Miles Benjamin Anthony Robinson is a rare commodity at this moment in time; a singer/songwriter that I actually don't want to punch in the face. Having served his time in several going nowhere bands, this Brooklyn-based troubadour decided the best way to exercise his demons was to go it alone, and last year his eponymous debut album was released Stateside, to mass critical acclaim.
Now, with a UK licensing deal through Transgressive, this week finally saw the record hit the shops over here. DiS caught up with him prior to the first of his two shows at this year's Great Escape Festival, and found him in quite a jovial mood as we discussed rare Strokes bootlegs and "musical masturbation"...
Dom: Your music has been compared to the likes of Conor Oberst and Elliot Smith. How do you feel about that?
Miles: Hmmm...Elliot Smith I can take as a huge compliment. Conor Oberst? I'm not so sure. In mean, my music has a sense of humour running through it, whereas I just feel Bright Eyes takes itself so seriously. Funnily enough, I am actually going to be releasing my next record on Saddle Creek so I guess I shouldn't be too negative.
Your music could be classed as dark though, even with the humorous element. Songs like 'Buriedfed' for example...
Yeah but that's the whole point of a song like that. I think the whole lo-fi approach to recording is the only way I'd compare myself with Conor. Definitely not lyrically that's for sure, and even in terms of the recording process, with the next album I really want to make that sound much more professional too, if you know what I mean?
'Above The Sun' also has quite an autobiographical theme about it.
I guess every song is autobiographical in a way, because you're writing about yourself and your experiences, whether they be past, present or future. I would say 'Above The Sun' is about being distracted by people around you, sort of making you lose direction maybe...
The album is finally coming out in the UK via Transgressive Records. How did that come about?
I don't think it was a case of either party making the first approach as such. I made the album a couple of years ago, and things started happening late last year, with a few people taking interest and what have you. Its really weird talking about that record now because I actually recorded it in December 2007, so a lot of the songs on there don't have the same meaning to me now as they did back then.
Kyp Malone from TV On The Radio and both Chris Taylor and Chris Bear from Grizzly Bear contributed to the record. What was the story behind their involvement?
They're just friends I've known for a long, long time. I've played in bands around the Brooklyn area for many years, so relationships wit other bands and artists are bound to develop. I know that there will always be an element who probably see me gaining recognition as being off the back of their involvement but hey, you know, screw them...!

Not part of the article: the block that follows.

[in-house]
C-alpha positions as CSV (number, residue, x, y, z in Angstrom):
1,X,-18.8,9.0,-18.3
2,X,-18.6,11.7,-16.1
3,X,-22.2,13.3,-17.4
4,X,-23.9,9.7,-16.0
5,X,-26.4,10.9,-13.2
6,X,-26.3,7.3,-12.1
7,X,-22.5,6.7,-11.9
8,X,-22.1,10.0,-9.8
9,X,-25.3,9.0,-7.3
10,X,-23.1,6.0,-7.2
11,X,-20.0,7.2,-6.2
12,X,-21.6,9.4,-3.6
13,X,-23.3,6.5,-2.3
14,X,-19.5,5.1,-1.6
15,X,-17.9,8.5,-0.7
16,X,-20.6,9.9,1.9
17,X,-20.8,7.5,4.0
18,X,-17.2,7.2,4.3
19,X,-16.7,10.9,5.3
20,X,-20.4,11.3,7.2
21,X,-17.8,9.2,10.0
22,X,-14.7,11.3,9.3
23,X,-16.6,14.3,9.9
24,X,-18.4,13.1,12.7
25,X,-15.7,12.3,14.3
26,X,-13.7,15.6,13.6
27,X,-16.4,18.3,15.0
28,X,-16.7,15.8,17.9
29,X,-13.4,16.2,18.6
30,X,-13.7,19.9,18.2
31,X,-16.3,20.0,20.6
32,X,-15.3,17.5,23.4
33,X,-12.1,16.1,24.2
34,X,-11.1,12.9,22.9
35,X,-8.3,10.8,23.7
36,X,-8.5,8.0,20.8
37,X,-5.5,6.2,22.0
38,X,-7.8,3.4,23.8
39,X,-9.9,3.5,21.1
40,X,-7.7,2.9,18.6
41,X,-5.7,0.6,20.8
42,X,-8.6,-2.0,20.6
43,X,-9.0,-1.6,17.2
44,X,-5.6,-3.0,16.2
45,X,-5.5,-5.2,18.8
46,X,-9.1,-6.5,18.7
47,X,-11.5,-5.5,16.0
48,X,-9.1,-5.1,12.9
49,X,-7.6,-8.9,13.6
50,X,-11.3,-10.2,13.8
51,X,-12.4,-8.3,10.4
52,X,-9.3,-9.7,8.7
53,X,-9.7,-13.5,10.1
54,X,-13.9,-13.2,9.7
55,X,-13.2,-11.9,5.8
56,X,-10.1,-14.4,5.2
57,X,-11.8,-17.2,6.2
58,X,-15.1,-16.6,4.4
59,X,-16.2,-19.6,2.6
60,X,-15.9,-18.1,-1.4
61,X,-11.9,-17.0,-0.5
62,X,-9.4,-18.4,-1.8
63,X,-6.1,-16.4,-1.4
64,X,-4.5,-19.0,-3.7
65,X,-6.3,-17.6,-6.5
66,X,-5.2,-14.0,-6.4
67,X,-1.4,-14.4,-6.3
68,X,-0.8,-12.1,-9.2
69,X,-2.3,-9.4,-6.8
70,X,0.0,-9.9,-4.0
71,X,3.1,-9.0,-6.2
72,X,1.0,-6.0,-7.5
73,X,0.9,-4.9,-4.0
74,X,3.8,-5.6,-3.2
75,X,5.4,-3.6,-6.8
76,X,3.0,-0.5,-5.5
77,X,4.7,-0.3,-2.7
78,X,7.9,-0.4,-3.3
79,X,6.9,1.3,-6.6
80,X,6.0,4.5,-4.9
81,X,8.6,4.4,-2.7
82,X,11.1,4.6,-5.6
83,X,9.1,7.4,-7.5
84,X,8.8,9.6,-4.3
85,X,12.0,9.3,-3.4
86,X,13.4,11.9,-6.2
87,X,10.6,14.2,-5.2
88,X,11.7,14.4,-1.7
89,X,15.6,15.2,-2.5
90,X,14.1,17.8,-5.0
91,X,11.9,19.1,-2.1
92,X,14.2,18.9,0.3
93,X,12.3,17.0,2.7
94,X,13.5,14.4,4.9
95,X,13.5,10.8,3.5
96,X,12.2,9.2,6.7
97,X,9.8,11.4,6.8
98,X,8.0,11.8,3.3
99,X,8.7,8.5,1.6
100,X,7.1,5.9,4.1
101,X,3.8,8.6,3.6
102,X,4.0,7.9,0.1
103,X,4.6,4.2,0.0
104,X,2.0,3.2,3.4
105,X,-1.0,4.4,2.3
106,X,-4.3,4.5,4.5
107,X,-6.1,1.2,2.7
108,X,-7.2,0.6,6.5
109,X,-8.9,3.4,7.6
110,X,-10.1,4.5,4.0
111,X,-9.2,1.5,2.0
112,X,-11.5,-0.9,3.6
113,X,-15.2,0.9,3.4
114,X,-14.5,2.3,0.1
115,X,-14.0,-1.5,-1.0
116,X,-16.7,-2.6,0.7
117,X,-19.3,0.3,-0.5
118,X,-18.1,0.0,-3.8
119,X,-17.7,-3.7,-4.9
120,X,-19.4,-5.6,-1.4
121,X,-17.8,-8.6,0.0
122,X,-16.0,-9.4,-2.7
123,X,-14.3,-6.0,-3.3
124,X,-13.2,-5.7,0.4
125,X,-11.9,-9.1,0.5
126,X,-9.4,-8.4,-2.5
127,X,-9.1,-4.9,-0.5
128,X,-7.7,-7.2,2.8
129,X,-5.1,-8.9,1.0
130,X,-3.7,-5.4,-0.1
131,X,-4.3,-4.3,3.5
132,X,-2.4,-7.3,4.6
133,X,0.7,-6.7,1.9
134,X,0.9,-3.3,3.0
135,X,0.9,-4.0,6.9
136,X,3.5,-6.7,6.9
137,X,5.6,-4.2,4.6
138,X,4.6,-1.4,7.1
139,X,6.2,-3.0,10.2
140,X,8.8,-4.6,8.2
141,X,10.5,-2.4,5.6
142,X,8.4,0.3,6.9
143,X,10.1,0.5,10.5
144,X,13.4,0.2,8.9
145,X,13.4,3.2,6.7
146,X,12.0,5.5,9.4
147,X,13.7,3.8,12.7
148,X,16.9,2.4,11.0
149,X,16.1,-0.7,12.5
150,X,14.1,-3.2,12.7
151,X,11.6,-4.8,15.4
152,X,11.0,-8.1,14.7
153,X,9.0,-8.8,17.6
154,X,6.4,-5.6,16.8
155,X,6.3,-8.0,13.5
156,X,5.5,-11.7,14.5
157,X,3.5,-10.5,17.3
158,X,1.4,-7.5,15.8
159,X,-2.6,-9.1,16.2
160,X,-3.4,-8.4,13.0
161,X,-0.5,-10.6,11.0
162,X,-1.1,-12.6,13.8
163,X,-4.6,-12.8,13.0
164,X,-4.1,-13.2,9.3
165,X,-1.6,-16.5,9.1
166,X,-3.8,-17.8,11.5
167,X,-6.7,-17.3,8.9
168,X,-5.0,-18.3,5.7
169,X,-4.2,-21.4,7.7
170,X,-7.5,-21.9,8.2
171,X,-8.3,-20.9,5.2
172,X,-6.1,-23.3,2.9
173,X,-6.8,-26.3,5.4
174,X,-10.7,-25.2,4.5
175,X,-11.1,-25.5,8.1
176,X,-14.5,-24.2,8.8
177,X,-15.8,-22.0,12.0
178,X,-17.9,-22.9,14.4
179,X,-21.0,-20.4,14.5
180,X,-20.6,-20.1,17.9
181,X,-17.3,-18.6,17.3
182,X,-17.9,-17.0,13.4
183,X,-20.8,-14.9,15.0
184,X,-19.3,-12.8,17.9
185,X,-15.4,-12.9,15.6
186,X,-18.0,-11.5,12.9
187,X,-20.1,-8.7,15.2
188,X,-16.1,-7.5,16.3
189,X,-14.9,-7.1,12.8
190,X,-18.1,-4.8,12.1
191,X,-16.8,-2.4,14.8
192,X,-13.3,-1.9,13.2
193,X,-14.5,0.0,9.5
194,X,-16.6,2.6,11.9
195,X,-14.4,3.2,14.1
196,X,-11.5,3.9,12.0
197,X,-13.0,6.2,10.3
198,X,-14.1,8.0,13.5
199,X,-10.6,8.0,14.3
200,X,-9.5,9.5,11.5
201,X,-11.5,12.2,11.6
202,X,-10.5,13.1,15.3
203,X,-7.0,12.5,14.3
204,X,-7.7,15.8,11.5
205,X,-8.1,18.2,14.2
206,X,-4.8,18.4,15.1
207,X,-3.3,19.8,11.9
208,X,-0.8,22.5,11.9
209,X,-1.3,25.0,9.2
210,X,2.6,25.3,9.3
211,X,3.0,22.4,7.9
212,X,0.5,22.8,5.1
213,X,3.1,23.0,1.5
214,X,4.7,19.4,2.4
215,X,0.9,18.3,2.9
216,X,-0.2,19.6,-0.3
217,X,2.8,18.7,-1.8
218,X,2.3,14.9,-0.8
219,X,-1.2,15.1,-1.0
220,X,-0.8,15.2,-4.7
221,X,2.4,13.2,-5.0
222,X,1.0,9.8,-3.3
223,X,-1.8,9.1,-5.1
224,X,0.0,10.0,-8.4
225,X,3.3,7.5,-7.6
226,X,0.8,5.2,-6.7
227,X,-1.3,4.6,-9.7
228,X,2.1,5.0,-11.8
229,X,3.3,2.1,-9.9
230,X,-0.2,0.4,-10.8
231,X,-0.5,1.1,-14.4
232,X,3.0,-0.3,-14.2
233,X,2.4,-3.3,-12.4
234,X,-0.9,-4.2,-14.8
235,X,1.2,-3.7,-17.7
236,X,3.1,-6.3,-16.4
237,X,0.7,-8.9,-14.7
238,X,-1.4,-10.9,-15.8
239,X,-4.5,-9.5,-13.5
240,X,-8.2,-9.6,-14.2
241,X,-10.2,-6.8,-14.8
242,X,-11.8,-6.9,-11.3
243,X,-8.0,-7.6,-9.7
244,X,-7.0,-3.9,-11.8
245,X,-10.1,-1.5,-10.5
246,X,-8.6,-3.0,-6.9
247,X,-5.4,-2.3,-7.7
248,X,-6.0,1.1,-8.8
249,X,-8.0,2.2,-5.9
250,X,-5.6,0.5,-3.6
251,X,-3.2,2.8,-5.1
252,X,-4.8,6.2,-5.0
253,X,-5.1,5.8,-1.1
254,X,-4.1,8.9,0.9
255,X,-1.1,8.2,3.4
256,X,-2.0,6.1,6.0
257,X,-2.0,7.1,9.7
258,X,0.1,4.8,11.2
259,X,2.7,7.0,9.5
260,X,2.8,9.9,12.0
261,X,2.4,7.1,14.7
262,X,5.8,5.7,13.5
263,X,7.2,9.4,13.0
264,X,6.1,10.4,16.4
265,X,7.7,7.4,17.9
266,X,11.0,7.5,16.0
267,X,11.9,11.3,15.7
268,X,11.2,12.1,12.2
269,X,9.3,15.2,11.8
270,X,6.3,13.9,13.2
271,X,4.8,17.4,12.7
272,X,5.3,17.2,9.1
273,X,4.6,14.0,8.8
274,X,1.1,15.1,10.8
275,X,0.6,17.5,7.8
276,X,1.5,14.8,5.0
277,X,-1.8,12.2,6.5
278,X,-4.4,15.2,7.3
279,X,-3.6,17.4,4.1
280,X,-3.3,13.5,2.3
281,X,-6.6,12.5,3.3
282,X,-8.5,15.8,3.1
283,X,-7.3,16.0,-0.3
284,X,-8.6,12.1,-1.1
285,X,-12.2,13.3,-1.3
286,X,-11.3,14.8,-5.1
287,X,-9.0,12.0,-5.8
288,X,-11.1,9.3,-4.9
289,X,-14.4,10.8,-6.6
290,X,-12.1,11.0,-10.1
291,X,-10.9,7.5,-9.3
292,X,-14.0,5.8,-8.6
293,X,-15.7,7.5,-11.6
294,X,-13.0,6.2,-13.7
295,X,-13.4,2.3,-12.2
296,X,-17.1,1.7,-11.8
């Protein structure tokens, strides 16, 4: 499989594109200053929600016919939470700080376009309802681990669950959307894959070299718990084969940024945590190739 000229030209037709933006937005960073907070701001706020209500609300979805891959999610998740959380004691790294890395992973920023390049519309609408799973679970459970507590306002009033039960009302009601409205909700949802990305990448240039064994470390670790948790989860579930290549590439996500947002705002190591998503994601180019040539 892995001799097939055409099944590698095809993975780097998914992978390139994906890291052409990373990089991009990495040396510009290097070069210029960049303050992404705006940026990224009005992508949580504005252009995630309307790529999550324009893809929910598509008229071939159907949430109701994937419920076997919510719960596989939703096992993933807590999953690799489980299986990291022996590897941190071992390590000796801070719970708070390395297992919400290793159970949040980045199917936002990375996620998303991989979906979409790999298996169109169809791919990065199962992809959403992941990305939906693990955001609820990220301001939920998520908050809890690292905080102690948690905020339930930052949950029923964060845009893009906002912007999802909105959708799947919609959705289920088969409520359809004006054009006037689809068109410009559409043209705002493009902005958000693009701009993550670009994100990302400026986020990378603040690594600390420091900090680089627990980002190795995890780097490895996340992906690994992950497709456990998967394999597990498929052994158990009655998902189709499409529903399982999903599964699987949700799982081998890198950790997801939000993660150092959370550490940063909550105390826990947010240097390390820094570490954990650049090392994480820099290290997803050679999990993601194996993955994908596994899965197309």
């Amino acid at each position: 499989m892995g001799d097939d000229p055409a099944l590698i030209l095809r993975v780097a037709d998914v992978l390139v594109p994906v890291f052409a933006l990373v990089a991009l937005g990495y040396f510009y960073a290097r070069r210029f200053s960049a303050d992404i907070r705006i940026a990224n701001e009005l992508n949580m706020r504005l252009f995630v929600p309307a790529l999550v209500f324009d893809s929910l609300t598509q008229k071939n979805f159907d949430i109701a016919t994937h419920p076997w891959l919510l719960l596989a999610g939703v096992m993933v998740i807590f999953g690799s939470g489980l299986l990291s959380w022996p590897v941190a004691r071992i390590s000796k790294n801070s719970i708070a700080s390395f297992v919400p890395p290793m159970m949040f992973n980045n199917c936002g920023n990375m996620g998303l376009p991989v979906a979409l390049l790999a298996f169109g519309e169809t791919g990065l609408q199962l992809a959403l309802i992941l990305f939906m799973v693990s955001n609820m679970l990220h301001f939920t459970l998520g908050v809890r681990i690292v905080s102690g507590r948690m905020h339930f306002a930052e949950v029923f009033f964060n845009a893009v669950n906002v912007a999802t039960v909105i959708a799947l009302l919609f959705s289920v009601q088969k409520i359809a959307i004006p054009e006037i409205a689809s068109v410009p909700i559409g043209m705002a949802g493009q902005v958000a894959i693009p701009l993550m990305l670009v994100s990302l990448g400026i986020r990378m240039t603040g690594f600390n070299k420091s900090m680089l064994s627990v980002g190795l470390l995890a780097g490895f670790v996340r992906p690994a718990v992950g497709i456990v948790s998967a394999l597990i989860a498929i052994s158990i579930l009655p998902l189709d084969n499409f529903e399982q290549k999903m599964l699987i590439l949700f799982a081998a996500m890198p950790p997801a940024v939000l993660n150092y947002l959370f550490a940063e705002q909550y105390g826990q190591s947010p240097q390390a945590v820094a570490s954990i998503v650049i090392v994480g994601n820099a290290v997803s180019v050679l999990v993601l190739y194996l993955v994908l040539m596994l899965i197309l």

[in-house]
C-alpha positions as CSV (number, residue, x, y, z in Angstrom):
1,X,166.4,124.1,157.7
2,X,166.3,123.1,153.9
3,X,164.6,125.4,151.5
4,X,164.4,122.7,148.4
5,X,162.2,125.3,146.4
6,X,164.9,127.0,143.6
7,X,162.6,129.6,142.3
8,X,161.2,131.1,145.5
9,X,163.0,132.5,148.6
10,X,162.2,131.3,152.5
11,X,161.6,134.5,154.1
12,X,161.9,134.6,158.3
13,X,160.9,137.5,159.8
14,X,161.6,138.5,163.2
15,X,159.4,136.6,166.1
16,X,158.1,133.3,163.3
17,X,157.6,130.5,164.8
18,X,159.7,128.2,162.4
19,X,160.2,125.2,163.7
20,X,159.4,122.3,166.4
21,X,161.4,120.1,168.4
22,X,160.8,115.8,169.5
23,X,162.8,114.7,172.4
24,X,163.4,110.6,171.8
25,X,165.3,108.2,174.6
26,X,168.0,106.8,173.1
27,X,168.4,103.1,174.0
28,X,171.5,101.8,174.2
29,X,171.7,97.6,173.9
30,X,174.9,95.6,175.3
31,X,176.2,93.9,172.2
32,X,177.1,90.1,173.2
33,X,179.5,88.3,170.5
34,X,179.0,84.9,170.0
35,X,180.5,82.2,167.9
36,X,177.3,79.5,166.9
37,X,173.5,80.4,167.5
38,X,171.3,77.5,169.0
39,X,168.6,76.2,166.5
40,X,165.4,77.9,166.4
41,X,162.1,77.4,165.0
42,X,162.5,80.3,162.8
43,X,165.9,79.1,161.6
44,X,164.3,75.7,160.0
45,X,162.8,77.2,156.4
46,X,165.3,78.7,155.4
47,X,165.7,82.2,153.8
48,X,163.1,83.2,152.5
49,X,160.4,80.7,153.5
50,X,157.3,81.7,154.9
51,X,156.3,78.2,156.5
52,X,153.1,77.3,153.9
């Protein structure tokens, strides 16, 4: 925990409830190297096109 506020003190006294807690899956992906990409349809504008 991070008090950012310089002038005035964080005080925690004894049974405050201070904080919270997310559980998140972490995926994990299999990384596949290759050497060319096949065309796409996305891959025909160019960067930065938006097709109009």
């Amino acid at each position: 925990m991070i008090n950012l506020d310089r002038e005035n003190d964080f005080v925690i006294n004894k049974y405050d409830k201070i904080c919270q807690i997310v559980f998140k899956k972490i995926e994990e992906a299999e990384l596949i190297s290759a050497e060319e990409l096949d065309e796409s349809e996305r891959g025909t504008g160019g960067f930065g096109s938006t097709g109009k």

Singer/songwriters haven't exactly had the easiest of rides in recent years critically. Does it worry you that you may end up becoming typecast in a similar fashion?
I'm not worried. I've come to accept that it will happen, probably sooner rather than later as a matter of fact. I mean, the first record you make is like, giving someone a first impression of who you are, so I guess there will be some people who've already made their minds up about me. Its really odd because we're sat here talking about a record that has songs on it that are three years old and I've got a second album which I haven't been able to release yet because of it...
I guess UK audiences who are just discovering your music for the first time are going to be drawn in by those songs though...
They are, and that's the difficult part I guess. Its like when I play shows in the States, people expect to hear newer songs whereas here, every song I play is pretty much seen as being new! Its really hard to comprehend the differences in expectation levels now certain audiences have depending on where I'm playing.
Brooklyn, and the whole New York scene in general seems to be producing a diverse range of artists at the minute. To us over here it seems like the most vibrant place on earth. Would you agree?
Absolutely not! I moved there nine years ago when I was seventeen, and the first show I saw was by a then little-known band called The Strokes. It was really strange because nobody in New York gave a shit about them for a long time, and its the same with a lot of other artists I could mention. You know, a lot of these people have to come to Europe to gain any kind of recognition, so for that reason New York sucks. I mean, eventually, the wave of hype found them and the rest is history, but its sad that they had to go to London to gain that exposure.